The second important development is the aggressive management of increased intracranial pressure in patients with severe head injuries. Direct measurements of intracranial pressure allow treatment to be instituted early. This early treatment can keep an injured brain from getting worse and can allow the brain to heal and recover.
Q: Is there any type of preventable neurotrauma that has decreased during your career?
A: The incidence of irreversible spinal cord injury has decreased compared to injuries from which it is possible to recover. This is again the result of improved stabilization techniques in transport performed by the pre-hospital caregivers (EMTs, paramedics). This has been a major strategic effort on the part of the American College of Surgeons Committee on Trauma over the past three decades in their Advanced Trauma Life Support courses.
Q: If you could share one safety tip with parents and/or young people, what would it be?
A: There would be two:
1) To parents: Kids learn from your example and the rules you lay down. If you don't wear a helmet, they won't. If you don't use your seatbelt, they won't. If you go to a family function, have several drinks, and then drive home, they will do the same, and they will think it is fine because Dad does it.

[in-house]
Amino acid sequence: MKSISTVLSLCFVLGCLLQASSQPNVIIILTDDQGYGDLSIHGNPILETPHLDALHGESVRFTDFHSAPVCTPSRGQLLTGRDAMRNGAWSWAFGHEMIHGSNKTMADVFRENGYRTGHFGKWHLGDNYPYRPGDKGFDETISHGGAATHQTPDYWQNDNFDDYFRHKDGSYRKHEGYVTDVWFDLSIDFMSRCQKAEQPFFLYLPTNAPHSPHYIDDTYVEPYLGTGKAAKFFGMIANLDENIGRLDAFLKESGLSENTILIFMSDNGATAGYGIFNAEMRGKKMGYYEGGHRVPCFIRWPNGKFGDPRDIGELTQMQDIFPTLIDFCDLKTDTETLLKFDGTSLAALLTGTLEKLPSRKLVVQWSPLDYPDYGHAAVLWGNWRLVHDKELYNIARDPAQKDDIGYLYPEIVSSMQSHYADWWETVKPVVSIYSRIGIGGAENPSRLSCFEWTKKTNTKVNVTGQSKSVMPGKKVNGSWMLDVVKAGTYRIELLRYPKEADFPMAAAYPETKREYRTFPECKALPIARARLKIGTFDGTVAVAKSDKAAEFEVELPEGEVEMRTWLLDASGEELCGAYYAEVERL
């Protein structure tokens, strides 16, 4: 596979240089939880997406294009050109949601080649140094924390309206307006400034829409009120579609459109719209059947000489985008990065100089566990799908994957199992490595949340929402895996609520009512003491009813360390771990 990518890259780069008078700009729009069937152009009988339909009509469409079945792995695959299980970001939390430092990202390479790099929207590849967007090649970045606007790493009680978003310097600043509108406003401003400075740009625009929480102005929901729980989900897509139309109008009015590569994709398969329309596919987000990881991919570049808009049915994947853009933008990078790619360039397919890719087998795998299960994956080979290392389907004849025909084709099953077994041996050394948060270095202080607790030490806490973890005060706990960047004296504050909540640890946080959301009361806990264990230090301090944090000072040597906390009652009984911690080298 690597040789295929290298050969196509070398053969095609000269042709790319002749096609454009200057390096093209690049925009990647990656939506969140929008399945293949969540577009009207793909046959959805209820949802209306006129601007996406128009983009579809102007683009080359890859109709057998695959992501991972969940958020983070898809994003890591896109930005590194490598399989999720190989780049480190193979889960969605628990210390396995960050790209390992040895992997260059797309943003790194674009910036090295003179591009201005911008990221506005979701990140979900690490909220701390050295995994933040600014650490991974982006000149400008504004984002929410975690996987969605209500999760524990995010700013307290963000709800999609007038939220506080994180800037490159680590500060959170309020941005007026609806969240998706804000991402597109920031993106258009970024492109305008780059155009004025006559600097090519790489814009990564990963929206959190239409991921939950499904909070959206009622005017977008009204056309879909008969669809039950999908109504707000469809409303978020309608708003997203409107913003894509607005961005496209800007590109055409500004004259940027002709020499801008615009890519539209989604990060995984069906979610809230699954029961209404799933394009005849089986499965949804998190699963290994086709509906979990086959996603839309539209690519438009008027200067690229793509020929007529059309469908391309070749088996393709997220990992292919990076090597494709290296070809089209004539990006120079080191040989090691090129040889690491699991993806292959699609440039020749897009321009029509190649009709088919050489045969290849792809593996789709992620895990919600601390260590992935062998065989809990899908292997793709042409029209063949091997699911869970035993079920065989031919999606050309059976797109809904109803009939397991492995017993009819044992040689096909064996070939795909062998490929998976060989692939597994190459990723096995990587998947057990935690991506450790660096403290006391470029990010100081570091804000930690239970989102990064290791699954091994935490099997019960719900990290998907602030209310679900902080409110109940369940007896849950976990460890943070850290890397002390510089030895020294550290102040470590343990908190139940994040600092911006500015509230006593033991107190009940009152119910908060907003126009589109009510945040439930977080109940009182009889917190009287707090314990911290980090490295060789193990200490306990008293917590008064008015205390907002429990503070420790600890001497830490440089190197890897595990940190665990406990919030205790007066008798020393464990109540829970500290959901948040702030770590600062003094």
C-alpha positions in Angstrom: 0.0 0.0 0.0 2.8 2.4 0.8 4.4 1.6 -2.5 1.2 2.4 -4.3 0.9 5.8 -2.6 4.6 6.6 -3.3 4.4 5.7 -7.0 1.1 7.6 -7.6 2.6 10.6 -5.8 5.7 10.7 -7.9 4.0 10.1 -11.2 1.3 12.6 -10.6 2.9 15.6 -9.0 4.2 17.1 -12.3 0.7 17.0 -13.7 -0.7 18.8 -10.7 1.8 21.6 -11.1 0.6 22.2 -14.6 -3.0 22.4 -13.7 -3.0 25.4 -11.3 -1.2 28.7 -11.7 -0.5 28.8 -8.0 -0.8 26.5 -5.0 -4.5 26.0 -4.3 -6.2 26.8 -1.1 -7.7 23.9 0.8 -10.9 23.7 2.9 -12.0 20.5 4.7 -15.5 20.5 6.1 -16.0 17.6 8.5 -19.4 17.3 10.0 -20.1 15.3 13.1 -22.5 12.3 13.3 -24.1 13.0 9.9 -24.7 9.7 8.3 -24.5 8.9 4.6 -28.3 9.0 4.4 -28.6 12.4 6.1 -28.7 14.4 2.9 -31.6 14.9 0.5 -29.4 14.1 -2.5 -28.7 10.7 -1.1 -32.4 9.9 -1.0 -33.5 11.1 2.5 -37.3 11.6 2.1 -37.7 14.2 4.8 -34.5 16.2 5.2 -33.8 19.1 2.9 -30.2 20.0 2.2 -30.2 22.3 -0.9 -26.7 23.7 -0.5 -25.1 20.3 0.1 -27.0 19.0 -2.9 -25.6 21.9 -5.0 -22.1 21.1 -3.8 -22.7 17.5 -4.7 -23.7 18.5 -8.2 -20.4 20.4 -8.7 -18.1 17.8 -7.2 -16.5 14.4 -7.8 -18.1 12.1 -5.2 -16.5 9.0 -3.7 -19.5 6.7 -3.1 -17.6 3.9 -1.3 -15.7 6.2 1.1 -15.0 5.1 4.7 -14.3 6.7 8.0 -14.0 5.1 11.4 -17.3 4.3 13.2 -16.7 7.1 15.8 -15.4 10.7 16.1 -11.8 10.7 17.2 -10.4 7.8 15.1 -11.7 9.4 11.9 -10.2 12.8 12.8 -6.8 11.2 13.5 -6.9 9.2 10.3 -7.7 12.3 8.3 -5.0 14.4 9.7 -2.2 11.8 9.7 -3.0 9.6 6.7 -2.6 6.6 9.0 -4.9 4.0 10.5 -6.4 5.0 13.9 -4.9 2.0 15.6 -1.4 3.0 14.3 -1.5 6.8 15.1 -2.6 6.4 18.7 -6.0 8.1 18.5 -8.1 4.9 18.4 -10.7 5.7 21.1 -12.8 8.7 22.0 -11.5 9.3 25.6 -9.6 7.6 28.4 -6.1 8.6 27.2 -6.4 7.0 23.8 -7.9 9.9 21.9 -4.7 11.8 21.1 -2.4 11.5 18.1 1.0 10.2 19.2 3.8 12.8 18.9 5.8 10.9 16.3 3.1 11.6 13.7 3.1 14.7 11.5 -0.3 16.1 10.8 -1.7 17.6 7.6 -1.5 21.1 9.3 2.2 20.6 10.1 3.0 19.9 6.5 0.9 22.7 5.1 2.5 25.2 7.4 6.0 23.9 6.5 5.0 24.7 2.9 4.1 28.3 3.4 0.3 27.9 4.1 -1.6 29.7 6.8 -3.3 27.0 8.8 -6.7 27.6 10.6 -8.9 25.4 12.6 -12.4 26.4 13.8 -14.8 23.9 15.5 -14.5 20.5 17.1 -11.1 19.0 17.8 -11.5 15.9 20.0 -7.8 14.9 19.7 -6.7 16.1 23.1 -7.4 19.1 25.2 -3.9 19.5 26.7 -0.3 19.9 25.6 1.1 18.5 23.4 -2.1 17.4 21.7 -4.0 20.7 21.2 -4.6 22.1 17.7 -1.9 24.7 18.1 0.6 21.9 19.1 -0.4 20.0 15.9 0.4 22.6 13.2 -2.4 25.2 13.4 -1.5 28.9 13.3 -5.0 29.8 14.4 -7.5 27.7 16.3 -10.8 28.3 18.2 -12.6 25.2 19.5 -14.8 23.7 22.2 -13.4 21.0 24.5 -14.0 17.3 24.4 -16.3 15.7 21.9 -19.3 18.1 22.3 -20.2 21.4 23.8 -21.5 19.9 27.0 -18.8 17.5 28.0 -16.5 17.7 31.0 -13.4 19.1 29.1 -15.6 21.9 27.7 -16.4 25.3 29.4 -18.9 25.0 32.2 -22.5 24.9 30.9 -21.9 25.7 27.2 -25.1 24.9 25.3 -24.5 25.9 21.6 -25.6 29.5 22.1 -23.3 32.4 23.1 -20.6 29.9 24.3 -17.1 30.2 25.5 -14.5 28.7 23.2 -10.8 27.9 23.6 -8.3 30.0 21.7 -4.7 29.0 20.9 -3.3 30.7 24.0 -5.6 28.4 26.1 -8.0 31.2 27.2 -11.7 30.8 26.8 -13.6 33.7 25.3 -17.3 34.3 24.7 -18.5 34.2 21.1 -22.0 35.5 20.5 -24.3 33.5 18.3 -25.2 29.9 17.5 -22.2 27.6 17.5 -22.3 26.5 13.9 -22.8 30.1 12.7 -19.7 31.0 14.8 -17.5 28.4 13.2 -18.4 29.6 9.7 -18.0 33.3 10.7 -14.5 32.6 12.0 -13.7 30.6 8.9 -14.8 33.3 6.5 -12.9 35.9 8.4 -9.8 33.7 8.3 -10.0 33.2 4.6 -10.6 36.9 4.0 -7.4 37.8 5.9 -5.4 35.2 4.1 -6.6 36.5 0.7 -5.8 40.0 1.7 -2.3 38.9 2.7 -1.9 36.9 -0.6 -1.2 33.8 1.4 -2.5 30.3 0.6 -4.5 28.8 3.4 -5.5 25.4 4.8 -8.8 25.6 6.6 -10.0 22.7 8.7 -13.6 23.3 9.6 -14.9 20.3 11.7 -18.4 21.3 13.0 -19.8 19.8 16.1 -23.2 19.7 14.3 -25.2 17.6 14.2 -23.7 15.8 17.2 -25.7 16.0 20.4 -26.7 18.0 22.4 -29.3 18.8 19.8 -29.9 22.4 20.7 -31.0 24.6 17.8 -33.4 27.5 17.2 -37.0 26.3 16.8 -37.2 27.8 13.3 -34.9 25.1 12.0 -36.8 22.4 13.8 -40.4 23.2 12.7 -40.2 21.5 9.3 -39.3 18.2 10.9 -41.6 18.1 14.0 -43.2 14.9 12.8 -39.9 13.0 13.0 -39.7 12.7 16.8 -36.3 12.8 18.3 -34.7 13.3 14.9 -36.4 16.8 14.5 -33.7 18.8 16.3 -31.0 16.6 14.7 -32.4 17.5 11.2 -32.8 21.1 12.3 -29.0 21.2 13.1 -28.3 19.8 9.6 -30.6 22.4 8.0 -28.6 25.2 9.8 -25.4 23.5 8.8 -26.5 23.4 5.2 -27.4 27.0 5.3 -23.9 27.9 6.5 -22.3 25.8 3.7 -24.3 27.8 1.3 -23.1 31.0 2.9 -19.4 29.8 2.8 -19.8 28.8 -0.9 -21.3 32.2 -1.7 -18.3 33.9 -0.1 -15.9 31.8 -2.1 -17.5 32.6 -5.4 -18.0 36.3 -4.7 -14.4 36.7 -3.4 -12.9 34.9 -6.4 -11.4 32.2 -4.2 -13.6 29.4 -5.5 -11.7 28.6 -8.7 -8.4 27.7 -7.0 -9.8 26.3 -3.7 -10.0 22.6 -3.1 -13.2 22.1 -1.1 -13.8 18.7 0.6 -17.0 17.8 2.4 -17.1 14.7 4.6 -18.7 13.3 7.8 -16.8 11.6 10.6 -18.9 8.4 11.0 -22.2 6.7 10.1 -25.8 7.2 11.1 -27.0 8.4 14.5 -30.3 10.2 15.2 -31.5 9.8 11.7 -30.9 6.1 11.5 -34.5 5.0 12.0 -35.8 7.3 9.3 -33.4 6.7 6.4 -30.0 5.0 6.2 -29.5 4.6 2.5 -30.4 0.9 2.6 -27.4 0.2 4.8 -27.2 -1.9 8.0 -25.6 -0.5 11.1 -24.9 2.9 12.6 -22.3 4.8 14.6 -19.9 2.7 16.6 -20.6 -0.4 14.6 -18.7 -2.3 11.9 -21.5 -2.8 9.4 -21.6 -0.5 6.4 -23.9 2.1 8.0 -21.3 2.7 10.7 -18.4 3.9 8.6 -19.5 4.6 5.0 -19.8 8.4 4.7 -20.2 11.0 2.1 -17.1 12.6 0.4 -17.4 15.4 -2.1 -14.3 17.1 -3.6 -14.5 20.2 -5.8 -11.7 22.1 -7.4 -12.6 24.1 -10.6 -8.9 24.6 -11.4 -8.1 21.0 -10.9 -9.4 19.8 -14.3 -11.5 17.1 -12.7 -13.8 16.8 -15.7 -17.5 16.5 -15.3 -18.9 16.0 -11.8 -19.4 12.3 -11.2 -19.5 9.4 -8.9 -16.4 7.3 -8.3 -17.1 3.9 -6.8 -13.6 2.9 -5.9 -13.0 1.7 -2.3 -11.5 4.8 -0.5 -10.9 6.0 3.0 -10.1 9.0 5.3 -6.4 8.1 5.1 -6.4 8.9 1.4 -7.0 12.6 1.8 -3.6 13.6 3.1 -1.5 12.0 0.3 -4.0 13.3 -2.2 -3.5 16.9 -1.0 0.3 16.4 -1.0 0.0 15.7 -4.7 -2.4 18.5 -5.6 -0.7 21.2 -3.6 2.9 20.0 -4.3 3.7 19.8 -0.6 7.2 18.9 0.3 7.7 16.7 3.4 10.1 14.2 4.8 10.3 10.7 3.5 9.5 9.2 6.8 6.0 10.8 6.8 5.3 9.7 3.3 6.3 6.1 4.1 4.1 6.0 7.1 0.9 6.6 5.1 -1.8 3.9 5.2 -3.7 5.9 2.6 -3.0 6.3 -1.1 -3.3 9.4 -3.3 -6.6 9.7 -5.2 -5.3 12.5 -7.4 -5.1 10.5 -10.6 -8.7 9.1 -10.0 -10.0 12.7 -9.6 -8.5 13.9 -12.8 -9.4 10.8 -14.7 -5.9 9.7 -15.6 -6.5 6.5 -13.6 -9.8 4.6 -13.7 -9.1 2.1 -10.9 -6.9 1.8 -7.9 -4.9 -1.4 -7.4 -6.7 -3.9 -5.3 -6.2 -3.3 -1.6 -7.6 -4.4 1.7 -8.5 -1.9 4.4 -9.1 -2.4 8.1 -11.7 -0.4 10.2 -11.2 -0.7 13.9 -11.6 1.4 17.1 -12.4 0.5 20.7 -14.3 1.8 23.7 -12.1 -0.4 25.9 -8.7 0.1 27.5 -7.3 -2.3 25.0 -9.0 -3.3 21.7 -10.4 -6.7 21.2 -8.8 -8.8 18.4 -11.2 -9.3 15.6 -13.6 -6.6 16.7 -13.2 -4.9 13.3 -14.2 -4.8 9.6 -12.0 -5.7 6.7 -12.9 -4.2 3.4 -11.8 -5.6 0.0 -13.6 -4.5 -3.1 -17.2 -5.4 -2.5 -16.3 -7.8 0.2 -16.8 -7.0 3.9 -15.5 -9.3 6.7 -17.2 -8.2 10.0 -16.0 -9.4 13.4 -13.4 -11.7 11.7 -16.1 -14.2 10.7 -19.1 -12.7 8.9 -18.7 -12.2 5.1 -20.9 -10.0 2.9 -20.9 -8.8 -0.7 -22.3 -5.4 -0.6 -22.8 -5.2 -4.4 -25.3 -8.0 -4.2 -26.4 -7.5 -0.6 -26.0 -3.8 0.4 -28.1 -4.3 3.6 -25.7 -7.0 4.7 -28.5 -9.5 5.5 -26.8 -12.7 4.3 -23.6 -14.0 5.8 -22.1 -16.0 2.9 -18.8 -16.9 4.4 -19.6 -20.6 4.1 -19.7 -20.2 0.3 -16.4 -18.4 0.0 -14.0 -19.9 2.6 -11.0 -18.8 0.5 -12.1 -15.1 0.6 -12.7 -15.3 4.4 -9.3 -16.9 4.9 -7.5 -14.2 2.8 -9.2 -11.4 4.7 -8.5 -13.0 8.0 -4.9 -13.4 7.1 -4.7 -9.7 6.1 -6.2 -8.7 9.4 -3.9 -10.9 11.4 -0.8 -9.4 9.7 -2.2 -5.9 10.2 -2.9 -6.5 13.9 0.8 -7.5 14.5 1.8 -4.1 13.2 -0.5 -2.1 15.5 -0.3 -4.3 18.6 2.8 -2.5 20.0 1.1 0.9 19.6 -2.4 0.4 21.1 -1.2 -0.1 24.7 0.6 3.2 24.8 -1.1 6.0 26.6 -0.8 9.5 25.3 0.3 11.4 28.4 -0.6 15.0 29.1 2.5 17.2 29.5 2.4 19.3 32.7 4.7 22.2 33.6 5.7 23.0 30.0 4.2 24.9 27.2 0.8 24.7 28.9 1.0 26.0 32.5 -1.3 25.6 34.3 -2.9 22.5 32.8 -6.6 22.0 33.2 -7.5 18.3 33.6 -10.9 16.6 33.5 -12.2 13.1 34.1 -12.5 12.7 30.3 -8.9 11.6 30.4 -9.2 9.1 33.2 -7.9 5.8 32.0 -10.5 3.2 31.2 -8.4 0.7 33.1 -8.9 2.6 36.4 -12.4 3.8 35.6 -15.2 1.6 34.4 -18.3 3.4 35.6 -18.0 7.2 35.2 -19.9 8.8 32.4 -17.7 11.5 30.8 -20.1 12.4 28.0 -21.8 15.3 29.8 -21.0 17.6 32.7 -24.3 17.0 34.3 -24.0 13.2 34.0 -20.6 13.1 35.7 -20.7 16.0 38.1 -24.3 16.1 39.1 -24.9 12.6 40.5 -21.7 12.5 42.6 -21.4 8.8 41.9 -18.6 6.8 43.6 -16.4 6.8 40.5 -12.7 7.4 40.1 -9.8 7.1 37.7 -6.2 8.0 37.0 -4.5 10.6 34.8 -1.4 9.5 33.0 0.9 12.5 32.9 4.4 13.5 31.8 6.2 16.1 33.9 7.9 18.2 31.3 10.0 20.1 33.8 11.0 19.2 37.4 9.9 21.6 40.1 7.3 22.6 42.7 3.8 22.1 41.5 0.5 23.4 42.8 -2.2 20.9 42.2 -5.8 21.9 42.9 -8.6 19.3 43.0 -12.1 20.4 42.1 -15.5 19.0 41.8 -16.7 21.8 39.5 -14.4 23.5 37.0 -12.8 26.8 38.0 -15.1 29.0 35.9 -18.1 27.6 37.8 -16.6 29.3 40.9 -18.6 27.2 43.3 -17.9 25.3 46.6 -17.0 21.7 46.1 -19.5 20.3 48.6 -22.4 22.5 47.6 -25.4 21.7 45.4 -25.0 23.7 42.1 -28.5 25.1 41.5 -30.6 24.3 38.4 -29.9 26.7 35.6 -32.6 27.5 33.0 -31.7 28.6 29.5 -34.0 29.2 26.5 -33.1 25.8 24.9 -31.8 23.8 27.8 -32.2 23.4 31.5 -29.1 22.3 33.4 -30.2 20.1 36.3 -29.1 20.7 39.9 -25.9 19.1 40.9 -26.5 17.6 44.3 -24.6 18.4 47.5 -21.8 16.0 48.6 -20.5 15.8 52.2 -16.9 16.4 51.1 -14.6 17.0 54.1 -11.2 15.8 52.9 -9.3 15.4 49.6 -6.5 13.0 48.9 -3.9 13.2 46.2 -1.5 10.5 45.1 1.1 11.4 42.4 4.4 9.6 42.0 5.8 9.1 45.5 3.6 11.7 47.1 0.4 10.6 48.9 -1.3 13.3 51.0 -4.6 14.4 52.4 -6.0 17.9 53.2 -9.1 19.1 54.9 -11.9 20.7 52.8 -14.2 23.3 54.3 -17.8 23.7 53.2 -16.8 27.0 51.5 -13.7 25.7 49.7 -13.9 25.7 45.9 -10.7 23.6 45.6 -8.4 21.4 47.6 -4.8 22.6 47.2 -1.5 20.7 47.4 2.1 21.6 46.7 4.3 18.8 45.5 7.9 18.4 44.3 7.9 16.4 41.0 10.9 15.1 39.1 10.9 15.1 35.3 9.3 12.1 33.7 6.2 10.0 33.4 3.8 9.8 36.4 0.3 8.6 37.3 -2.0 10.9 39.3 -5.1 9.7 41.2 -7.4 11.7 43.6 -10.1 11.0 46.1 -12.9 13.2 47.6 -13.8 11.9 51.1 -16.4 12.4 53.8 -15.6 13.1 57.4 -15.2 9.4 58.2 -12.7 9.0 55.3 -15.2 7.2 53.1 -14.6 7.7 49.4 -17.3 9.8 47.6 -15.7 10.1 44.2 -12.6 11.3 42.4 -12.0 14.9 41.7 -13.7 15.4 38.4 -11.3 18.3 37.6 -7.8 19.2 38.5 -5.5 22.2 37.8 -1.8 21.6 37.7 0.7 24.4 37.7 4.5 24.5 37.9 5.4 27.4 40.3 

2) To kids: When you are in a situation and about to embark on a risky behavior of some kind (e.g., getting in a car with a drunk driver, diving into unfamiliar water) and you get a "gut feeling" that this is not right, stop, listen to your gut, and Think First about what you are doing.
Q: If you could share one safety tip designed to reduce the risk of neurotrauma during sports or recreation, what would it be?
A: When playing sports, play by the rules and the techniques taught to you by your coaches, and use the proper safety equipment.
Q: Is there anything else you would like to add?
A: Businesses, schools, parents, insurances companies, and the medical profession should support, as much as they can, educational efforts to teach our children and young adults to be safe.
For additional information about preventing traumatic brain and spinal injuries, visit the ThinkFirst Injury Prevention Foundation at Thinkfirst.org
Dr. Bradford “Brad” Curt is a neurosurgeon with the Mayfield Brain & Spine.